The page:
Reality Check

Reality Check

Vets the truthfulness of claims and measures the efficacy of public policy

Doing the Math: How Much Prop. 30 Costs You

We crunched the numbers to see who would pay what now that Proposition 30 is the law of the land in California.

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    NEWSLETTERS

    NBC Bay Area's Sam Brock checks the facts when it comes to who is really paying for Prop 30, and how much.

     California legislators are breathing a little easier now that voters surprisingly, and through a solid majority, approved the governor’s tax hike, Prop. 30.

    The new law will raise billions of dollars a year for most of the next decade to stem the state’s budget shortfall and protect education funding.

    Prop. 30 Helps Calm Storm of Higher Education

    [LA] Prop. 30 Helps Calm Storm of Higher Education
    By increasing income tax on the state's wealthiest residents and boosting sales tax by a quarter of a cent, voter-approved Prop. 30 staved off massive cuts to California public education. Students at California State University Northridge will pay $250 less per semester and be eligible for refunds or credits thanks to the proposition. Gordon Tokumatsu reports from Northridge for the NBC4 News at 6 p.m. on Nov. 7, 2012.

    But who’s paying for Prop. 30?

    Gov. Jerry Brown sold his proposal as a tax measure directed largely at the wealthy, and analysis shows the wealthy will be paying their fair share - and then some.

    Brown: Prop. 30 Marks "Clear, Resounding Victory" For Calif. Kids

    [LA] Brown: Prop. 30 Marks "Clear, Resounding Victory" For Calif. Kids
    Gov. Jerry Brown on Wednesday celebrated the success of his Proposition 30, which would tax high-income earners and raise the state sales tax with money going toward California public schools. Robert Kovacik reports from Sacramento for the NBC4 News at 5 p.m. on Nov. 7, 2012.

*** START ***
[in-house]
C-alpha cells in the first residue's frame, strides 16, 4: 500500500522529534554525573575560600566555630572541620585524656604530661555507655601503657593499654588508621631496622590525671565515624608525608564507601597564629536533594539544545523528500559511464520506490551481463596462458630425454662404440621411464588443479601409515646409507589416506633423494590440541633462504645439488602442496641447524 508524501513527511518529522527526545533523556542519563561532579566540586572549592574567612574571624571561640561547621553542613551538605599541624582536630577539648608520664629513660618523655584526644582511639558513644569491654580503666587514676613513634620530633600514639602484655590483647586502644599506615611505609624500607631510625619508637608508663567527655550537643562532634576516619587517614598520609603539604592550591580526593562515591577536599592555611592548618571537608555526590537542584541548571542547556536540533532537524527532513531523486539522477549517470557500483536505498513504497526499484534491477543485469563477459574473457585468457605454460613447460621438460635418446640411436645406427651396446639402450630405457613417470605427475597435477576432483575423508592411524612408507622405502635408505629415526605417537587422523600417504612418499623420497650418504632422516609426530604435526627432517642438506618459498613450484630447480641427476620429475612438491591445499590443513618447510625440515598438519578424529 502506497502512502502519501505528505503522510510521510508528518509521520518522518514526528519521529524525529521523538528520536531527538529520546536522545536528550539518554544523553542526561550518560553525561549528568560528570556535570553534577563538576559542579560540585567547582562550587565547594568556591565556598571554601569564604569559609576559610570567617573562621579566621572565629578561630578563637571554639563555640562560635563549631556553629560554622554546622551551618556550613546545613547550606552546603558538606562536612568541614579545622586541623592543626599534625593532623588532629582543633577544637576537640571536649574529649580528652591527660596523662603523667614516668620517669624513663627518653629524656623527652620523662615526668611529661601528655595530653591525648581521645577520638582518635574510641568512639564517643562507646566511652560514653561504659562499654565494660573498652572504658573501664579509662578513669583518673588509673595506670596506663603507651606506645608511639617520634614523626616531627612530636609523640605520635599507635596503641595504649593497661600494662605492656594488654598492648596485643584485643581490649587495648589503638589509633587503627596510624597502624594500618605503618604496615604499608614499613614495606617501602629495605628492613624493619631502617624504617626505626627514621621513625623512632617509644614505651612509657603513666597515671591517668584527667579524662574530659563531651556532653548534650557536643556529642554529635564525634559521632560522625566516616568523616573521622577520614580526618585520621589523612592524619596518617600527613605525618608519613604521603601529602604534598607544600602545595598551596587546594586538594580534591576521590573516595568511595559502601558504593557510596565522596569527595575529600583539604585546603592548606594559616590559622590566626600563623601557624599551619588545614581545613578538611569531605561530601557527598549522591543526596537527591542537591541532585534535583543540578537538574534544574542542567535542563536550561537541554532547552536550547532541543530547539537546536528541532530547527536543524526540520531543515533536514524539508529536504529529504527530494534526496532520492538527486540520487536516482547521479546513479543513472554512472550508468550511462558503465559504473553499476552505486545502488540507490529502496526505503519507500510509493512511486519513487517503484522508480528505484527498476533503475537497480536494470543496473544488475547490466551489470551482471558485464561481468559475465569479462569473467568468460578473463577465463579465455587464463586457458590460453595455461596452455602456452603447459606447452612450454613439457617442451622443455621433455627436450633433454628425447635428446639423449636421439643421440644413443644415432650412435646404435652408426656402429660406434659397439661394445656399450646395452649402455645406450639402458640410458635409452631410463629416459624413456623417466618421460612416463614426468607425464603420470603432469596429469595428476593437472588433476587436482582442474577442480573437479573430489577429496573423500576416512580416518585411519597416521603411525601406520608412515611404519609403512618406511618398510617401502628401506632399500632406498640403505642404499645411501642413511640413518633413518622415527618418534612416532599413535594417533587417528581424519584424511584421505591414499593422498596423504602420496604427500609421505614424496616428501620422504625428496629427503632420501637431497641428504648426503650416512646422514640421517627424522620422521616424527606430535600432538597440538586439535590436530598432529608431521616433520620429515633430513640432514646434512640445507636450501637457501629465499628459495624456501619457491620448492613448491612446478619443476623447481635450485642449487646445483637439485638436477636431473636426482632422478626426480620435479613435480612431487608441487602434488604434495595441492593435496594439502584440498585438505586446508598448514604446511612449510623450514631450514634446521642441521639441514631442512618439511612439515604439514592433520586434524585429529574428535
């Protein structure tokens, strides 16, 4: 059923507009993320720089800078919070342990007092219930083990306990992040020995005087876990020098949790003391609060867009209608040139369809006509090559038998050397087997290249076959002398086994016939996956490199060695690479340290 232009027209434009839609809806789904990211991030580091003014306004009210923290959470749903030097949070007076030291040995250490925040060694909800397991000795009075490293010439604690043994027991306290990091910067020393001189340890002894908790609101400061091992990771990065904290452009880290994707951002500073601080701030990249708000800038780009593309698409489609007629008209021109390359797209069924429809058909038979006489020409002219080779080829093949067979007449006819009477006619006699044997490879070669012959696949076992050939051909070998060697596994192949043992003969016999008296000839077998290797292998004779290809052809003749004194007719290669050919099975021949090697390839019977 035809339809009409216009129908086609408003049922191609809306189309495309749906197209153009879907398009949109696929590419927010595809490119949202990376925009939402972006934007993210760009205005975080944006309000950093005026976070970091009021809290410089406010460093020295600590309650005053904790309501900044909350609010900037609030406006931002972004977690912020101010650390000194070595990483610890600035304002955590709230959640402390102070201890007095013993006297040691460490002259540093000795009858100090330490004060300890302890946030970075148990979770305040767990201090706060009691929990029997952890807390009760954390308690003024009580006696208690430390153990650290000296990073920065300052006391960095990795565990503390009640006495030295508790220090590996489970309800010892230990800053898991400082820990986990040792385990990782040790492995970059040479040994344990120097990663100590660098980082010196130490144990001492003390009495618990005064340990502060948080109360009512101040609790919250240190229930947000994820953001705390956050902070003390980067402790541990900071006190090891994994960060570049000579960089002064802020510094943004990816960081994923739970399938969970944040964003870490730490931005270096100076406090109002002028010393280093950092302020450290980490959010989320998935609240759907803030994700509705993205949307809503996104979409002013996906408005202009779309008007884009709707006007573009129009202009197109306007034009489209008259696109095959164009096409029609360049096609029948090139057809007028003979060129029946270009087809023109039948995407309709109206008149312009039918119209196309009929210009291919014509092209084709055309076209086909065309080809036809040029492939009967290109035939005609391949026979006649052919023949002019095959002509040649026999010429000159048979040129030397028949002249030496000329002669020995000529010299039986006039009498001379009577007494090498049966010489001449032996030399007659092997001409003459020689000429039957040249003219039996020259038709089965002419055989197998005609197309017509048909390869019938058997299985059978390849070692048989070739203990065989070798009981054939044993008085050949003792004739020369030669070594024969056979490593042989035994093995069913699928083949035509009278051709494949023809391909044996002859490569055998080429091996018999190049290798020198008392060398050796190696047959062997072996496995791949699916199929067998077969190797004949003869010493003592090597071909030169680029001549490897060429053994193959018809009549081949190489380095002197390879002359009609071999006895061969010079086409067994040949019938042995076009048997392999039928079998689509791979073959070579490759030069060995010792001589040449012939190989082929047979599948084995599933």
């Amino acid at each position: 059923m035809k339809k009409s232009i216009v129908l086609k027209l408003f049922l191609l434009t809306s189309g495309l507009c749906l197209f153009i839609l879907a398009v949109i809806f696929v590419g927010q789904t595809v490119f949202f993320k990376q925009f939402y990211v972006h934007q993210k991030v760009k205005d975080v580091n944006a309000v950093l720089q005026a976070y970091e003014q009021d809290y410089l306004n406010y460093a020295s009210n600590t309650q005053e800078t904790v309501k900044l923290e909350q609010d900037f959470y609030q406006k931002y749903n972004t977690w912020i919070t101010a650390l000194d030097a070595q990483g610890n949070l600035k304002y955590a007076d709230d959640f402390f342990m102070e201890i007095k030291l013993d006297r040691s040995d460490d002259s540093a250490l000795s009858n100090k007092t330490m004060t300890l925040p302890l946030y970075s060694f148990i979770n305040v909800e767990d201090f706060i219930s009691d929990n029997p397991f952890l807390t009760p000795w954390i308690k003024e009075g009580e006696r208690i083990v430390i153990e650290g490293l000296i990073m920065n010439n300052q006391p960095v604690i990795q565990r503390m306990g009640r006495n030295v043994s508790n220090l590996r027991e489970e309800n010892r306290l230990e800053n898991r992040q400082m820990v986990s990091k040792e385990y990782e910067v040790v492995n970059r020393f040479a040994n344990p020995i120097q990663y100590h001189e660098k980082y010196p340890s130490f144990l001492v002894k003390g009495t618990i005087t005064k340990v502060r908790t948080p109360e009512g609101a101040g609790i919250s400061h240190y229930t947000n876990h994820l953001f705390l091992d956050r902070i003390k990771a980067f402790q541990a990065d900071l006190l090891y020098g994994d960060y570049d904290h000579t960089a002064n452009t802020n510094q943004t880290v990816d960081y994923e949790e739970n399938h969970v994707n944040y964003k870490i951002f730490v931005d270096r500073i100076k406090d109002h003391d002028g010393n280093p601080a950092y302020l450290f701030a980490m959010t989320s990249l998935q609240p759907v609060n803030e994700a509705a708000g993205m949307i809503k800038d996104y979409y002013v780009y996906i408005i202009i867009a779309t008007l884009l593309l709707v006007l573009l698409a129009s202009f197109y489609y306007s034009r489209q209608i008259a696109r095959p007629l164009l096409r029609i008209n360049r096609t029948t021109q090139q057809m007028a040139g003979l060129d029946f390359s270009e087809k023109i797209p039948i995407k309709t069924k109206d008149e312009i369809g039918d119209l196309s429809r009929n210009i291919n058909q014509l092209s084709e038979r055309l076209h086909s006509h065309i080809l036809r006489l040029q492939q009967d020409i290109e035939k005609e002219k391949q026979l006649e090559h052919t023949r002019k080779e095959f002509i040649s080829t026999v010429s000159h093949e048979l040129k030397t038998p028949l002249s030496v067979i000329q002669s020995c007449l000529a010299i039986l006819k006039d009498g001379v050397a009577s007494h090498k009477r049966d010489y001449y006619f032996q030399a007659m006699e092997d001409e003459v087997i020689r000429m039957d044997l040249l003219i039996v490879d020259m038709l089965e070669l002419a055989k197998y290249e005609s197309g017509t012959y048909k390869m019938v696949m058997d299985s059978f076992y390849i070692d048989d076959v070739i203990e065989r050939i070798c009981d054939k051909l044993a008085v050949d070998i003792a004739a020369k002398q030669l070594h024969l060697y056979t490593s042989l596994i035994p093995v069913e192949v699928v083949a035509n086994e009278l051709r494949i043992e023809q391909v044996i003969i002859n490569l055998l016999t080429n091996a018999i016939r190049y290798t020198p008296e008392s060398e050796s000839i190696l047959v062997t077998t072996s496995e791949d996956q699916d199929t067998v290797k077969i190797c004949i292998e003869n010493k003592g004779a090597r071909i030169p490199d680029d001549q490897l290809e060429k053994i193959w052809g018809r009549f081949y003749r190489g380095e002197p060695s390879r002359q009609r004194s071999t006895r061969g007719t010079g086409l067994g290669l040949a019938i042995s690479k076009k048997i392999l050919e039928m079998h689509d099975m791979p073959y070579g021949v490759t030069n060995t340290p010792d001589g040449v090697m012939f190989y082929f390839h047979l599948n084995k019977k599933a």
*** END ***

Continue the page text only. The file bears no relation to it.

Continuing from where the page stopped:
The taxing mechanisms of Prop. 30 are two-fold: a modest bump in the sales tax, from 7.25 to 7.5 percent, and a size able increase in the personal income tax for Californians with taxable incomes of $250,000 and higher for single filers, and $500,000 and more for joint filers. 

    Using those guidelines, NBC Bay Area calculated the additional costs of Prop 30 for the average taxpayer making $55,000 a year, for a single file taxpayer making a taxable income of $350,000, and a single file taxpayer making a taxable income of $1 million.

     The average taxpayer making $55,000 will shell out an additional $55 a year, all through a higher sales tax.

    That projection is based on research performed by the Institute on Taxation and Economic Policy, which found that middle-income taxpayers making between $37,000 and $96,000 a year will pay .1 percent of their income in higher taxes.

    For someone with a taxable income of $350,000, the cost of Prop. 30 shoots up to $1,500 a year.

    And for a person with taxable income of $1 million, the tax hike rises to $19,500.

    In perhaps a more telling statistic, the wealthiest one percent of California taxpayers- those making $533,000 a year and more- will be paying almost 80 percent of the Prop. 30 revenues, based on a report from the Independent Congressional Budget Project.

     Those individuals will see their tax increase, proportionately, as 1.1 percent of their total income.

    That figure drops precipitously when compared to even Californians making $206,000 to $533,000, down to .05 percent. 

    Households with incomes between $22,000 and $206,000, will see an increase between .1 and .2 percent, as they are slightly more dependently on household goods than their highly affluent counterparts.